A literary movement primarily rooted in the United States, Language Poetry began in the late 1960s and became defined through L=A=N=G=U=A=G=E magazine and several anthologies published in the 1970s. The poets associated with the movement—Ron Silliman, Steve McCaffery, Susan Howe, Hannah Weiner, Michael Palmer, Lyn Hejinian, Barrett Watten, and Steve Benson, among others—are interested in the social and political dimensions of language, as well as in the ways in which it actually functions. For instance, where traditional poetry would typically use language to convey something else—a sunset, strong emotion, etc.—Language Poetry will often take language itself as the subject of such exploration. As McCaffery explains, however, Language Poetry is more of a disposition than a movement, allowing for a great deal of diversity between individual poets. As the editors of L=A=N=G=U=A=G=E magazine explained, the group encompasses “a spectrum of writing that places its attention primarily on language and ways of making meaning, that takes for granted neither vocabulary, grammar, process, shape, syntax, program, or subject matter.” Some of the significant influences on Language Poetry include Surrealism, Russian Formalism, and eighteenth-century rhetorical poetry.
The Language Poets generally criticize the idea that a poem should be organized primarily around the “self” (the narrative persona of the poem), and they are against the notion that the poet is at the center of his or her poem. Through minimalist and experimental uses of language, they strive to demonstrate that ideas and events exist independently of the poet and do not necessarily refer to “reality.” Several of the poets have, therefore, used language ways that challenge traditional notions of poetry. For example, they have used pre-lexical constructions—random combinations of letters and symbols, or codes of various sorts—to call attention to the fact that meaning is elusive; they have deconstructed language by physically manipulating it to complicate its meaning; and they have worked with alternative ways to render text on the page by using spacing, hinged constructions, or superimposing one text over another. In calling attention to the text as a text and to reality as a construct, many Language Poets manipulated the illusion of created reality through poetry and have become fascinated with composition influenced by clairvoyance or schizophrenia. Language Poetry also extends to social and political concerns since the poets believe that traditional language is responsible for perpetuating a traditional social order that contributes to the preservation of capitalism. In reaction, many Language Poets offer a leftist or Marxist critique of American society in their poetry and literary criticism and have even developed alternative ways of publishing and distributing their work in order to escape the restrictions of traditional capitalist business practices.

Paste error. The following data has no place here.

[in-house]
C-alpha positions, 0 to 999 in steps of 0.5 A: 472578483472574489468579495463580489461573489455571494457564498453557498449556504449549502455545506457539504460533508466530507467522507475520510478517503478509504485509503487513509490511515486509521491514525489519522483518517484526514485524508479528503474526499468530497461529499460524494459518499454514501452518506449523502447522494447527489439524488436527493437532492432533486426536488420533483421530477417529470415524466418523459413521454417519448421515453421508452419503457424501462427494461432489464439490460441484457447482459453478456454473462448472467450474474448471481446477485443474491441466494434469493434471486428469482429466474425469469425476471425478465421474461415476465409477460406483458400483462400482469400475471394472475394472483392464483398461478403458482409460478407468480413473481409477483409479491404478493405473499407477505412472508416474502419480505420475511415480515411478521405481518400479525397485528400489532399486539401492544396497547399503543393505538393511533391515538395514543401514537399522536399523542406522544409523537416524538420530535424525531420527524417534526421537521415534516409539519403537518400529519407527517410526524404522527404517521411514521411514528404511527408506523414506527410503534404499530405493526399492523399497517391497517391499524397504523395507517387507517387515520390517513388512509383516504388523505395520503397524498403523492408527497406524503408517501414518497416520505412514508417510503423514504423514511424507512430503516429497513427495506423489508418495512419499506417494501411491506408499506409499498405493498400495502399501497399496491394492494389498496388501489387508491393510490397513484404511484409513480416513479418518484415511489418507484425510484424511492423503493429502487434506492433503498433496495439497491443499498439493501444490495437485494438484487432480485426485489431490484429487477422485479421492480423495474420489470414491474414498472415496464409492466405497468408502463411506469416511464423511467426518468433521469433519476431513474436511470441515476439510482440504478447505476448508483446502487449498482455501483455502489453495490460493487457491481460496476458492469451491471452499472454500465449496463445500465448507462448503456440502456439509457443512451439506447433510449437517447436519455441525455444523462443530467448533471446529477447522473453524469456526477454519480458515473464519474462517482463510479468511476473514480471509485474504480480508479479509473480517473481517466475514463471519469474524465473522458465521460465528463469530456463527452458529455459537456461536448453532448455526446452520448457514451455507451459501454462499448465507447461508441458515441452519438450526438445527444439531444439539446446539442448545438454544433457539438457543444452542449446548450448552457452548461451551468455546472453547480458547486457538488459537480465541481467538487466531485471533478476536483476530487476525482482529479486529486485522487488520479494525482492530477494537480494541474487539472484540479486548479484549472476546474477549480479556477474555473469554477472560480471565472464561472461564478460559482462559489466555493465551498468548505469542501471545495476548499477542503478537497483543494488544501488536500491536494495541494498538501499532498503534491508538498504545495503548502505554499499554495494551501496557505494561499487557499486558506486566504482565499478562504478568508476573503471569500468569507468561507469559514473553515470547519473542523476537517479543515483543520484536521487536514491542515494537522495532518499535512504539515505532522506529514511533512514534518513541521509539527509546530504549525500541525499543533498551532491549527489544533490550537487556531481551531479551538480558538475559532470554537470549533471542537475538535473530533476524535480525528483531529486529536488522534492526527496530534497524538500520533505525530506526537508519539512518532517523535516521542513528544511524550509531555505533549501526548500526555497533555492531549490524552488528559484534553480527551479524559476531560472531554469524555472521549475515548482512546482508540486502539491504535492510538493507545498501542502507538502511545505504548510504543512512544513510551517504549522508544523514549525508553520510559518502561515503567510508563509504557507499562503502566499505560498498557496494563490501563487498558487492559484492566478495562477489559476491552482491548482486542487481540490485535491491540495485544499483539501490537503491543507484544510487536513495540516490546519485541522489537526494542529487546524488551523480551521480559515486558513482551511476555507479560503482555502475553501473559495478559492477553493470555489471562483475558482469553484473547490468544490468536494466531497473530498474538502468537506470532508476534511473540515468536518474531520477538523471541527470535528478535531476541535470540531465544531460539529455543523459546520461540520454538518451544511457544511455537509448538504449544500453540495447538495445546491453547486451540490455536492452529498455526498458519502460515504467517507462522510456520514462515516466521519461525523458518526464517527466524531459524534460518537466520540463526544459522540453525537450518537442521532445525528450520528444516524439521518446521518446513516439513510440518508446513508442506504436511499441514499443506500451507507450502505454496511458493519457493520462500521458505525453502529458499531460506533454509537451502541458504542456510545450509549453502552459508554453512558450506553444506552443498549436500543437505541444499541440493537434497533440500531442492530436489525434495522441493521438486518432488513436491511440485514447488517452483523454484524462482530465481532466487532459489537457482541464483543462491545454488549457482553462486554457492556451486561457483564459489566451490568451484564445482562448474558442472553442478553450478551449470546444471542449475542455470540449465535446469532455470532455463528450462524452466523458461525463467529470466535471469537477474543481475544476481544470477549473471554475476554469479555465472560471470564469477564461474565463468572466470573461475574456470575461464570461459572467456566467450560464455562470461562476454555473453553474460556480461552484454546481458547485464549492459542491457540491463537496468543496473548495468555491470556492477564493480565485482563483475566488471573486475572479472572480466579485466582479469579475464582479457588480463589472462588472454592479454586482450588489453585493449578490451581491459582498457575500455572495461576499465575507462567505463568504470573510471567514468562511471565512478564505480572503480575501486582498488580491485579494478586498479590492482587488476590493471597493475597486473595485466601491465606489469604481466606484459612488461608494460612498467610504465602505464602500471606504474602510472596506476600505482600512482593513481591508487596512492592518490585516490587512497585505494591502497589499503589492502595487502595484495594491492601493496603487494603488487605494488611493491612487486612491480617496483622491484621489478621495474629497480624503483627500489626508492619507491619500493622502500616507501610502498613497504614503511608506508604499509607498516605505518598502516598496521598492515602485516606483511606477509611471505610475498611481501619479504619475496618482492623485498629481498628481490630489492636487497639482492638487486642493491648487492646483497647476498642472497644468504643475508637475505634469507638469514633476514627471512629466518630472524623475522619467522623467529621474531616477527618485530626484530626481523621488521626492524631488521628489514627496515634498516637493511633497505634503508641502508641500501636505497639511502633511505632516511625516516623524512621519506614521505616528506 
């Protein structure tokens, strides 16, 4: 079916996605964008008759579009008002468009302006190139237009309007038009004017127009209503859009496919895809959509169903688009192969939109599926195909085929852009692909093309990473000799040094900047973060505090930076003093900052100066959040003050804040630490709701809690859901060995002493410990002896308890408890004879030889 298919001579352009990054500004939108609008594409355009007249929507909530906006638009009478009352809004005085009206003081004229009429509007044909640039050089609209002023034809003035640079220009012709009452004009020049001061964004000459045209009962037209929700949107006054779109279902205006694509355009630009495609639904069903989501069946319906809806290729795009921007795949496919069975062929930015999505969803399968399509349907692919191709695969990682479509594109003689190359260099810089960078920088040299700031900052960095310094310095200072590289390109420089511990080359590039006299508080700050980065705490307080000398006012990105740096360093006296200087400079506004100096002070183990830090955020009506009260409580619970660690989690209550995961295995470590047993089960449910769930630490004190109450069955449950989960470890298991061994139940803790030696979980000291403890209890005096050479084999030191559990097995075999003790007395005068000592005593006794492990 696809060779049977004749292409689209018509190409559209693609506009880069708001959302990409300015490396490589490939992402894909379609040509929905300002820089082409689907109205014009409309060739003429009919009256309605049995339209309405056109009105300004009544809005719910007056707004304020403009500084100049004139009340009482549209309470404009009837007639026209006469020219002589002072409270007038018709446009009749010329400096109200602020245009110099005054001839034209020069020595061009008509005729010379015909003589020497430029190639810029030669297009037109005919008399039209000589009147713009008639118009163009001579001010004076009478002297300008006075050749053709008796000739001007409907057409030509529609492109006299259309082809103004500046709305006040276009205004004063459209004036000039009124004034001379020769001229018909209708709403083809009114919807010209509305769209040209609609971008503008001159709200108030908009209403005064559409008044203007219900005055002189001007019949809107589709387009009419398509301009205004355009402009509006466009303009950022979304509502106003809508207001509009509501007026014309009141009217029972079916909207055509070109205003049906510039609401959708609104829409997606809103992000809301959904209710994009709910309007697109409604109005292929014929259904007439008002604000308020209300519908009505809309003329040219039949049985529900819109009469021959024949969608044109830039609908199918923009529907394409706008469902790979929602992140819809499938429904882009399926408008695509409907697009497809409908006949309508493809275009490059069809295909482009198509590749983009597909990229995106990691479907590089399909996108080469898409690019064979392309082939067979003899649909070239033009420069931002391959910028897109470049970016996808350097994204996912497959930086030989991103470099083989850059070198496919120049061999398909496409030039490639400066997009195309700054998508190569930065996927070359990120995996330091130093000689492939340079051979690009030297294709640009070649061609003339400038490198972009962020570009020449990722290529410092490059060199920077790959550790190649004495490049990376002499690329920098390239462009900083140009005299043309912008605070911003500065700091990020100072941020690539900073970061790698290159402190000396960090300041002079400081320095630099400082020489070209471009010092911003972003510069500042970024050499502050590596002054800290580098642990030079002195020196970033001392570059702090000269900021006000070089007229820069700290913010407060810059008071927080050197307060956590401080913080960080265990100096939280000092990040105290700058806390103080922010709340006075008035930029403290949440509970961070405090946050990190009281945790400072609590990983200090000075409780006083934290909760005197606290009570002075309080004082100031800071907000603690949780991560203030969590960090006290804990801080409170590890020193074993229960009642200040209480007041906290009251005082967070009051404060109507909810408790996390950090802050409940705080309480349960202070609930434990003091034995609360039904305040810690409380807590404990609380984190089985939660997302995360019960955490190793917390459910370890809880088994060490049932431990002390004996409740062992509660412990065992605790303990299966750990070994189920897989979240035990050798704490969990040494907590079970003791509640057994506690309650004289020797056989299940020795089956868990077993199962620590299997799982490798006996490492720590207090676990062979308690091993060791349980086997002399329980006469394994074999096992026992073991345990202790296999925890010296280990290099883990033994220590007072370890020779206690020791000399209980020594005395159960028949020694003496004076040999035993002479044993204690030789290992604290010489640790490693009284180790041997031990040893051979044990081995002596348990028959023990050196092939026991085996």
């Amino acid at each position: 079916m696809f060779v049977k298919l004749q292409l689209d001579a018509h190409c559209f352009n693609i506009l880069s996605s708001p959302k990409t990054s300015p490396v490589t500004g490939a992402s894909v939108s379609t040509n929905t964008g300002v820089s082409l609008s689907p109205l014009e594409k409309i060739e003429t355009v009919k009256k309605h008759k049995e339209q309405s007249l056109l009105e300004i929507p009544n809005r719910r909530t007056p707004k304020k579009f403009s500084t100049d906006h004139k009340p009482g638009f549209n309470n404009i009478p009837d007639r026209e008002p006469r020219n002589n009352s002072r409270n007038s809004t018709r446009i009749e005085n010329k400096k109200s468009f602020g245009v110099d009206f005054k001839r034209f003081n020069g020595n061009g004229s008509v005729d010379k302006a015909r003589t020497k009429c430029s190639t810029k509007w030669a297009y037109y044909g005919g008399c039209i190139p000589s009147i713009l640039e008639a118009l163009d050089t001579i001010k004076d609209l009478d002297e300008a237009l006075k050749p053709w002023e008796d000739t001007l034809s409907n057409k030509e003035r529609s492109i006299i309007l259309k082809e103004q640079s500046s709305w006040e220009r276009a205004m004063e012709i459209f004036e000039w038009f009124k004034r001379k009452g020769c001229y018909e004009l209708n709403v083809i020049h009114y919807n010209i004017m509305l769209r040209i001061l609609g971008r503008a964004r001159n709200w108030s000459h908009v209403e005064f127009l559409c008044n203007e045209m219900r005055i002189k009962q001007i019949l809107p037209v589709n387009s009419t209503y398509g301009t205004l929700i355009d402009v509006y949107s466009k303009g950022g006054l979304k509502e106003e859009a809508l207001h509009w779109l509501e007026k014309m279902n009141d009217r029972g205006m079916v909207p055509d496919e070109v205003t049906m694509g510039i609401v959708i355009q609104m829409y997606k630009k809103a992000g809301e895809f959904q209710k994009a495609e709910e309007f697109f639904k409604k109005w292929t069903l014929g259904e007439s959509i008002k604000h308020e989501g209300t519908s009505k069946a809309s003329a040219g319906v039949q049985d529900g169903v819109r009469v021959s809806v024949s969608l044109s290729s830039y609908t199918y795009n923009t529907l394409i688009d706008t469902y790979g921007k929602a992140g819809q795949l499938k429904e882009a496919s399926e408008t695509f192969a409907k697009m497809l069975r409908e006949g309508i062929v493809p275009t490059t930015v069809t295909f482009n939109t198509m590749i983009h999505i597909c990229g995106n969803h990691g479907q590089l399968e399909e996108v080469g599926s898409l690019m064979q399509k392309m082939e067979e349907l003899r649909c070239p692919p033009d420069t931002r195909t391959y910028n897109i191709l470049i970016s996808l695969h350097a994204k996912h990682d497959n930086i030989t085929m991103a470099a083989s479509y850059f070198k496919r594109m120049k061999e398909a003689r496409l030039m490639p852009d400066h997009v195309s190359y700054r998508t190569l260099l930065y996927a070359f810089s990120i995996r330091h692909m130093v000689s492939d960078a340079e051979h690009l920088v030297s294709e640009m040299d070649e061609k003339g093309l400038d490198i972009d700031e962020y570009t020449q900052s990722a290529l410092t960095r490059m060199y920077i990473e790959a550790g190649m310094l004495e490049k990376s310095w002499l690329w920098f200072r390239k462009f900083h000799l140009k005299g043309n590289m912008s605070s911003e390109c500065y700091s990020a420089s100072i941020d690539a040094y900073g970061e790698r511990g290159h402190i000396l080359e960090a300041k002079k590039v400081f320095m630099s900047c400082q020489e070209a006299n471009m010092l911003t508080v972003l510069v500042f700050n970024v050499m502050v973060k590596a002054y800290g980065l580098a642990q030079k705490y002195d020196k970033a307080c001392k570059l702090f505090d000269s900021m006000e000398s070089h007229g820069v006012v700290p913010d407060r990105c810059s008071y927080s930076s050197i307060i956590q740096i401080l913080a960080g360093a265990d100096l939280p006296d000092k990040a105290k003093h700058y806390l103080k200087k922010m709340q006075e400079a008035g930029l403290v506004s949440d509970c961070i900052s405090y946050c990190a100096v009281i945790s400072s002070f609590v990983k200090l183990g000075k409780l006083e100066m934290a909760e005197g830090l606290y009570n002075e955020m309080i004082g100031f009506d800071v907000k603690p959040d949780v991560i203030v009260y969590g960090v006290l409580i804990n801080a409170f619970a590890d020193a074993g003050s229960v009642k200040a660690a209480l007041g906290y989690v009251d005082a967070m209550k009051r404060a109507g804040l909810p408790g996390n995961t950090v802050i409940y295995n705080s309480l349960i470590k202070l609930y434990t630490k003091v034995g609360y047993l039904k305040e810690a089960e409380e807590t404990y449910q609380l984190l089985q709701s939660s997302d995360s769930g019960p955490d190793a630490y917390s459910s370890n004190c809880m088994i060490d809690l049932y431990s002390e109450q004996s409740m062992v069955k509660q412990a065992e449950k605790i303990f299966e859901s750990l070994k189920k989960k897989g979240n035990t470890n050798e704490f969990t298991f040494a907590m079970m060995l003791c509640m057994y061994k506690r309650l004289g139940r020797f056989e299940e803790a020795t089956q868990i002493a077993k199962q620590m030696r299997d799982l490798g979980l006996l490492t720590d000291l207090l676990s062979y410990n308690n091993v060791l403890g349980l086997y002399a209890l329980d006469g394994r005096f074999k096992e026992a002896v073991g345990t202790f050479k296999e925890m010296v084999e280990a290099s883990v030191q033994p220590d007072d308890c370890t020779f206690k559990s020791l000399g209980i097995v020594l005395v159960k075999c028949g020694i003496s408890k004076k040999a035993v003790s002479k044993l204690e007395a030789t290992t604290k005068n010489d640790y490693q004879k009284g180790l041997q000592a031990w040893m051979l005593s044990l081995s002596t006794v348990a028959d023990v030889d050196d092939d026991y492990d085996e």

Many literary critics—for example Lee Bartlett, Jerome McGann, and Marjorie Perloff—have praised the inventiveness and reformist impulses of the Language Poets and have saluted the success of L=A=N=G=U=A=G=E magazine. But the group has also received its share of criticism for the difficulty of its works and for what some critics perceive as elitist tendencies. In recent years, Douglas Messerli, Barrett Watten, and Marjorie Perloff have written about the individual literary styles that have grown out of the Language group and its shared aesthetic. Several critics also have explored various influences on the Language Poets. For example, George Hartley has explored their place in the avant-garde tradition; Watten has traced the group's connection to Surrealism; Lynn Emanuel has pointed out their kinship with Formalism; and Kornelia Freitag and Judith Goldman have focused on women Language Poets, who have adapted their technique and methodology in unique ways to suit their sensibilities.